Covey explains how educators have adapted his seven habits for effective leadership for use in schools. His "face" is the A.B. Combs charter school in Raleigh, N.C., where the principal led her school to establish the seven habits as the "basis for the school culture." The habits aren't used as an add-on but "permeate everything." Covey's writing doesn't sing, but he's methodical and lays out clearly the steps schools need to take if they are to revamp successfully their missions. He doesn't operate from a Christian worldview-he says, for instance, that all young children are good-but many of his principles are sound, and apparently effective in fostering an atmosphere conducive to learning.
This extended essay is a delight to read. Lockhart aims his slashing prose at the sorry state of math education before moving on to offer a taste of the joy of math-which is a bit of a shock to those of us who thought math was memorizing formulas. He begins with a thought experiment: What if music were taught the same way math is, where kids devote years to theory without ever singing? Math, he says, "is wondering, playing, amusing yourself with imagination." It's the "music of reason." Not so geometry as it is taught: "Other math classes may hide the beautiful bird, or put it in a cage, but in geometry class it is openly and cruelly tortured."
Reporter David Marcus spent a year at Oyster Bay High on Long Island, N.Y., shadowing a counselor known for his success in getting kids into great colleges. He sat in on Gwyeth Smith's college essay writing class and interviewed/shadowed seven of his students as they went through their senior year. Smith believes that a college essay should help students discover important things about themselves rather than pitching what they believe admissions officers want to hear. Watching the kids struggle to overcome tragedies, discover what they want, and decide where they'll be successful makes for fascinating reading and also provides some good advice for students about to go through the process.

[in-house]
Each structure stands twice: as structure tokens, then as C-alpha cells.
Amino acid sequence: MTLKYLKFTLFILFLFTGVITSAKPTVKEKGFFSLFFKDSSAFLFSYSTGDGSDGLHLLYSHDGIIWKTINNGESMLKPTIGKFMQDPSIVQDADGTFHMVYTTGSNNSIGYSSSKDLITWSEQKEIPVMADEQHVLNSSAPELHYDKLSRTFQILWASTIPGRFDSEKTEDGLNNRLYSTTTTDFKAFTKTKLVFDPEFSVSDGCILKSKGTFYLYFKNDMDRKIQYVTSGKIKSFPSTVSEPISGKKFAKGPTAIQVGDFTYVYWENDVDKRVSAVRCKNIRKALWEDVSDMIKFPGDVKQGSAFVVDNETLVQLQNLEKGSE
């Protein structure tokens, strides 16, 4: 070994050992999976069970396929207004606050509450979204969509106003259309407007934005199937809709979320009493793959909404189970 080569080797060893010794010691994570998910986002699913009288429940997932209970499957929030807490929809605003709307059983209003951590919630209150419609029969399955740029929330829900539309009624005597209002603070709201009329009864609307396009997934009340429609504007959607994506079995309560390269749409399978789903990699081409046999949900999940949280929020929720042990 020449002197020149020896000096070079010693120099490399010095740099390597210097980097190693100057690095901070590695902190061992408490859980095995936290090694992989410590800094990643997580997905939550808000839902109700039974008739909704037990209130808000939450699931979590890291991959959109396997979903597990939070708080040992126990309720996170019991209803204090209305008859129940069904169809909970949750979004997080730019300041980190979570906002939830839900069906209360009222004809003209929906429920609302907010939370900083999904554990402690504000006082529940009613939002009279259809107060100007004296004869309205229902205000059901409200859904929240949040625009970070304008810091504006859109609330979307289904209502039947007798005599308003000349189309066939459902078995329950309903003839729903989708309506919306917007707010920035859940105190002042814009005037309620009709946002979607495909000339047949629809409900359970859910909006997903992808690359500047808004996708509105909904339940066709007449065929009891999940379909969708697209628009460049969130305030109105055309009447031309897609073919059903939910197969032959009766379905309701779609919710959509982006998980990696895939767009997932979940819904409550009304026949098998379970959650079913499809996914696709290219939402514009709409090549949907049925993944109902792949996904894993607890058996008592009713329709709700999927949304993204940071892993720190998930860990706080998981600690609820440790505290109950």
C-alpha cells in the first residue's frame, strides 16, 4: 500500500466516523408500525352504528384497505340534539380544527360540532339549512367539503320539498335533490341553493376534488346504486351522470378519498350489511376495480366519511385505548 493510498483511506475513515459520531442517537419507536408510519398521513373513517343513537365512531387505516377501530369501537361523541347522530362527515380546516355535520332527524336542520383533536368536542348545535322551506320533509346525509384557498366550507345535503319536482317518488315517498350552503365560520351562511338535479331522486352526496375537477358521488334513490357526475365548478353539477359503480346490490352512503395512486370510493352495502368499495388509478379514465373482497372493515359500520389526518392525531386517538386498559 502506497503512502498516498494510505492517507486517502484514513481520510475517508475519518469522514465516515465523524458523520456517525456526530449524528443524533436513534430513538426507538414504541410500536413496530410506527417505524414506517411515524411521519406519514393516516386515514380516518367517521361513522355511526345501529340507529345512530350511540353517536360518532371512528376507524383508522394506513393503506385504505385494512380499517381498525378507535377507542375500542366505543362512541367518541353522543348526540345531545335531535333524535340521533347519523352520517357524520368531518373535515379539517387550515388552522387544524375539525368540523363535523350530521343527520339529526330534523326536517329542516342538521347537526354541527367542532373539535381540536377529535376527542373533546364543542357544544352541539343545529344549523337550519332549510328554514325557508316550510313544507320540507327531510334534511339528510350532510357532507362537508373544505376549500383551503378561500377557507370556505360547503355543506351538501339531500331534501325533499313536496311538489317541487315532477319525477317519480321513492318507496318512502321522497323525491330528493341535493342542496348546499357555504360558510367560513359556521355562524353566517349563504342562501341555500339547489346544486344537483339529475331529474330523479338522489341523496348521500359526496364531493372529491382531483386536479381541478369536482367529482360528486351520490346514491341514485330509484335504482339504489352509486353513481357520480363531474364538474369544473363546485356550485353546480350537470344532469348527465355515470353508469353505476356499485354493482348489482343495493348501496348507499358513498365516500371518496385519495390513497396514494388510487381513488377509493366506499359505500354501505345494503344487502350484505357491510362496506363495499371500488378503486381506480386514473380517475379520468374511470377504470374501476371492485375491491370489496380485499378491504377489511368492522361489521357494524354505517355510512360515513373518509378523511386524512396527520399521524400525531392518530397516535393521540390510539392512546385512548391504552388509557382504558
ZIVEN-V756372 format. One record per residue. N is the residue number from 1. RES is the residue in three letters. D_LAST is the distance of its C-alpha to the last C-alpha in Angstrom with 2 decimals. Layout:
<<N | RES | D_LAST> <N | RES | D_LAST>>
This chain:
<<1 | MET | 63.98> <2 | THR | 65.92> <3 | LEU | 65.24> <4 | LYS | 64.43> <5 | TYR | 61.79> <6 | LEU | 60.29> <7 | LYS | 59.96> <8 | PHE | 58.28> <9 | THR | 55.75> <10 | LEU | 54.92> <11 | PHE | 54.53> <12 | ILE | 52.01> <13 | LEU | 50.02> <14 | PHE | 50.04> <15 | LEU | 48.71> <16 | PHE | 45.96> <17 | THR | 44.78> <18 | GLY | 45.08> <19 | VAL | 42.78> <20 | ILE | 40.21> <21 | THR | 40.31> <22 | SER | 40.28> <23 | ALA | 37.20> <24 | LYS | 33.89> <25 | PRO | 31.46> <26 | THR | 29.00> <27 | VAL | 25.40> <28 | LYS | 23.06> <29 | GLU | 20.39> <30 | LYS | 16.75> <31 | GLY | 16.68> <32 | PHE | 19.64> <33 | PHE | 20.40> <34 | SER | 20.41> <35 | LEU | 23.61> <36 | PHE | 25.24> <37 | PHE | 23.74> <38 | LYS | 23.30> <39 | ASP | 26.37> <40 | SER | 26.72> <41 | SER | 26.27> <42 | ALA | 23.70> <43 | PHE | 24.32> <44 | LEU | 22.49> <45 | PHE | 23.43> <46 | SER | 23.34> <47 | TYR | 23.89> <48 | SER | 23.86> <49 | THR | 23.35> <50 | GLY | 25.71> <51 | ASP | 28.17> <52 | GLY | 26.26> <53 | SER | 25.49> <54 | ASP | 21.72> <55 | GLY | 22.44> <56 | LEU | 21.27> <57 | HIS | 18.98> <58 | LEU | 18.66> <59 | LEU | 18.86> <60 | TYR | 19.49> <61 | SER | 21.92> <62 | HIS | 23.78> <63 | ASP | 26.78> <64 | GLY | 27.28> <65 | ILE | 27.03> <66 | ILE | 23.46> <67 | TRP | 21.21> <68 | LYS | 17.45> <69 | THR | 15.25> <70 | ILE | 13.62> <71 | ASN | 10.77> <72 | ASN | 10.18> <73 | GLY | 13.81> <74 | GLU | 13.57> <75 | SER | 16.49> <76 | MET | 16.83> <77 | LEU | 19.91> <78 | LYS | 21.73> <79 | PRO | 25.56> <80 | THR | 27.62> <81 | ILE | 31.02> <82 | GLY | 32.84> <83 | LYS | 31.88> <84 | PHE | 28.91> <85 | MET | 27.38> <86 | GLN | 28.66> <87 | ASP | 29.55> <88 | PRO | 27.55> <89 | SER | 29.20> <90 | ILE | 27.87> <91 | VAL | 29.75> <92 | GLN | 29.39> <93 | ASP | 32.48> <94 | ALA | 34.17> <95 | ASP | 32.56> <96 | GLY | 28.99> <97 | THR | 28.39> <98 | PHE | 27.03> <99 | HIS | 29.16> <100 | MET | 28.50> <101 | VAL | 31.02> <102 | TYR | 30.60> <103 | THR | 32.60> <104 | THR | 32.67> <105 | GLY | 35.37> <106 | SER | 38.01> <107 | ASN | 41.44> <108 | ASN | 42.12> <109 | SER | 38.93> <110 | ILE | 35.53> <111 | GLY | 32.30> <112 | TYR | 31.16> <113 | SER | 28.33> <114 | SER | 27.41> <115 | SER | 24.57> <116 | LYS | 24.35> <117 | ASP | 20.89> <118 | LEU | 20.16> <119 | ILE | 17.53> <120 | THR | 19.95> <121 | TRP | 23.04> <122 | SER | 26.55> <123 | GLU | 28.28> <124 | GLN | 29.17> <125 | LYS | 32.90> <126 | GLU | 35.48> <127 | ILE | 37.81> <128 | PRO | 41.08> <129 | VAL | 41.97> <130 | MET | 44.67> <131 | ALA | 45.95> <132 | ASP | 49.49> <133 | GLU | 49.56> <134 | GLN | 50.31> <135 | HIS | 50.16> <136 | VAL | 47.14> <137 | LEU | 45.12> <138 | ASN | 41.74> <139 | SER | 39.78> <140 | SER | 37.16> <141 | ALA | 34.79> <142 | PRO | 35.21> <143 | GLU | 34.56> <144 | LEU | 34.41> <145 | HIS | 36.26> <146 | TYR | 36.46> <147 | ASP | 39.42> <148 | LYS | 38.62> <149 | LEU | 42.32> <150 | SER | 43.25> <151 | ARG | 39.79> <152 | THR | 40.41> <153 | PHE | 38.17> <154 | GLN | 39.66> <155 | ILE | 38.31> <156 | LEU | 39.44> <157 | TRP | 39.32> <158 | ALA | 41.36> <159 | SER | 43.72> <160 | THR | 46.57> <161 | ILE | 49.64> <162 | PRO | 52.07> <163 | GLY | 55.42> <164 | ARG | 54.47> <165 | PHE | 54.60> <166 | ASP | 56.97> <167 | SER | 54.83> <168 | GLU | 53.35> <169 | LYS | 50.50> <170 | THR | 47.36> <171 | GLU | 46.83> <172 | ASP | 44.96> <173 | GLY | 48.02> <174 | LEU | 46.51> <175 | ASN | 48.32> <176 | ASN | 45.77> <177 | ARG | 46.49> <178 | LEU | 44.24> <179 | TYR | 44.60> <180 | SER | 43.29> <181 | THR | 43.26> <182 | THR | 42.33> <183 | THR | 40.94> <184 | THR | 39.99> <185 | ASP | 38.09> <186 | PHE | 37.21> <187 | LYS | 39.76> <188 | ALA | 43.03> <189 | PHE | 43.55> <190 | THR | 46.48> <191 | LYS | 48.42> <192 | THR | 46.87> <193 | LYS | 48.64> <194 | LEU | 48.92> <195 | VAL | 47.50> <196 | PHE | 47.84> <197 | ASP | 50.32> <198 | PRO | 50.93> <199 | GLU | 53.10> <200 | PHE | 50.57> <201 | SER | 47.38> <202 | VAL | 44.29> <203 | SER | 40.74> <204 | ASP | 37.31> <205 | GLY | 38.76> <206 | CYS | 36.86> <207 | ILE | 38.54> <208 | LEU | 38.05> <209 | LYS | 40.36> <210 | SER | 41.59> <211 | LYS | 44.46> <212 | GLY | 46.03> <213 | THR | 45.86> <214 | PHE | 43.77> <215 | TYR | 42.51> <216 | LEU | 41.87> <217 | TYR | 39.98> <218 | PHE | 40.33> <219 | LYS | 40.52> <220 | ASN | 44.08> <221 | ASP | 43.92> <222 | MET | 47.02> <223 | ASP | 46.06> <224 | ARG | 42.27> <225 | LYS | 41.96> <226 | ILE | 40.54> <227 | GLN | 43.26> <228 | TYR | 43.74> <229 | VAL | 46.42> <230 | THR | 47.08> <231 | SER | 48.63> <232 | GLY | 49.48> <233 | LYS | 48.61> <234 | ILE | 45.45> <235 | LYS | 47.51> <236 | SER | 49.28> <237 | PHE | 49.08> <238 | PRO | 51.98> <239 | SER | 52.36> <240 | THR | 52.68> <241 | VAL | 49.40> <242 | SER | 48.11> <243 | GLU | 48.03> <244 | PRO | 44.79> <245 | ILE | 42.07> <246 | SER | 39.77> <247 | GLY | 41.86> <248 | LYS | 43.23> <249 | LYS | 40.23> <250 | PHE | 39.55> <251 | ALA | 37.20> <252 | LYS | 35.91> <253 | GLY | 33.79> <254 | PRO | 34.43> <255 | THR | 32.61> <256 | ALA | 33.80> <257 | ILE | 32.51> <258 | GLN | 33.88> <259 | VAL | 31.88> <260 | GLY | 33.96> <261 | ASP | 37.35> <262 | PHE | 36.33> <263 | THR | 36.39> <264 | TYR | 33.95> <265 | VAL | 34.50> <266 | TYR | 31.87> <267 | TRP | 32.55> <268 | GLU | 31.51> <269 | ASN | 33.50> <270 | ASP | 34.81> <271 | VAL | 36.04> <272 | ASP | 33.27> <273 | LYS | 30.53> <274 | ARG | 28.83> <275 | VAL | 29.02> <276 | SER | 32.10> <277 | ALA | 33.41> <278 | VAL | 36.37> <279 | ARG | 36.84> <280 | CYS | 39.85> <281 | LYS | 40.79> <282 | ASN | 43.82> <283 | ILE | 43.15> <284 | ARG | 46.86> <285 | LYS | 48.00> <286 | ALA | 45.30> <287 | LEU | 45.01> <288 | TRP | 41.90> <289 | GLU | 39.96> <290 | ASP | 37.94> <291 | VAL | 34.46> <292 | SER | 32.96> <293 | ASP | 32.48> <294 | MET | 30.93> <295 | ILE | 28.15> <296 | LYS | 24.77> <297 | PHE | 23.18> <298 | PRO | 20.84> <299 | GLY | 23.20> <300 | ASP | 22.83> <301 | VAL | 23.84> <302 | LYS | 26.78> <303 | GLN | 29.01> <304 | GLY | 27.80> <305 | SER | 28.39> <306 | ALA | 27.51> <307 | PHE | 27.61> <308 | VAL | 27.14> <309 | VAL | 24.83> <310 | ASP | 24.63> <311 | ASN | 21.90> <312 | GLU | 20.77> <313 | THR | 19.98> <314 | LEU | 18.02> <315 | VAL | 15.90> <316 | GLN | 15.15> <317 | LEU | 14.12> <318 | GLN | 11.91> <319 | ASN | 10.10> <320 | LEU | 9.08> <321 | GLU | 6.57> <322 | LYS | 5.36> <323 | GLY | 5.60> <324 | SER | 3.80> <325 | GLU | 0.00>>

This book is a collection of academic essays written largely by professors of education at Christian colleges. Some of the essays are top-notch and deal with important issues, both theological and organizational, in a style easily accessible to the layman. Others are more academic and are probably aimed at other profs. The essays identify struggles over mission, vision, finances, structure, and risk-taking that confront all Christian school communities. Written from a variety of approaches and perspectives, this book should challenge school administrators to find ways to improve their schools, and help some find solutions.
Susan Wise Bauer's four-volume series, The Story of the World: History for the Classical Child (Peace Hill Press, 2005-2007), provides a thorough overview of world history for elementary-school-aged children. Bauer packs the short, manageable chapters with information-but not so much as to overwhelm young readers. The series does not specifically focus on a Christian approach to history, but the books treat the Bible as an important source of historical information; for example, Nebuchadnezzar's madness plays as prominent a role as Caesar's crossing of the Rubicon.
Bauer does not skirt the sometimes unpleasant facts of history. For instance, her chapter on the Crusades presents examples of both Islamic and Christian aggression in a fair-minded way. Overall, she leaves editorial comments aside and focuses on story-telling, thereby laying a solid foundation for the budding historian. Students who finish this series can move on to Bauer's recently published History of the Ancient World for adult readers-with more volumes to come.
-Henry Bleattler is a professor in New York City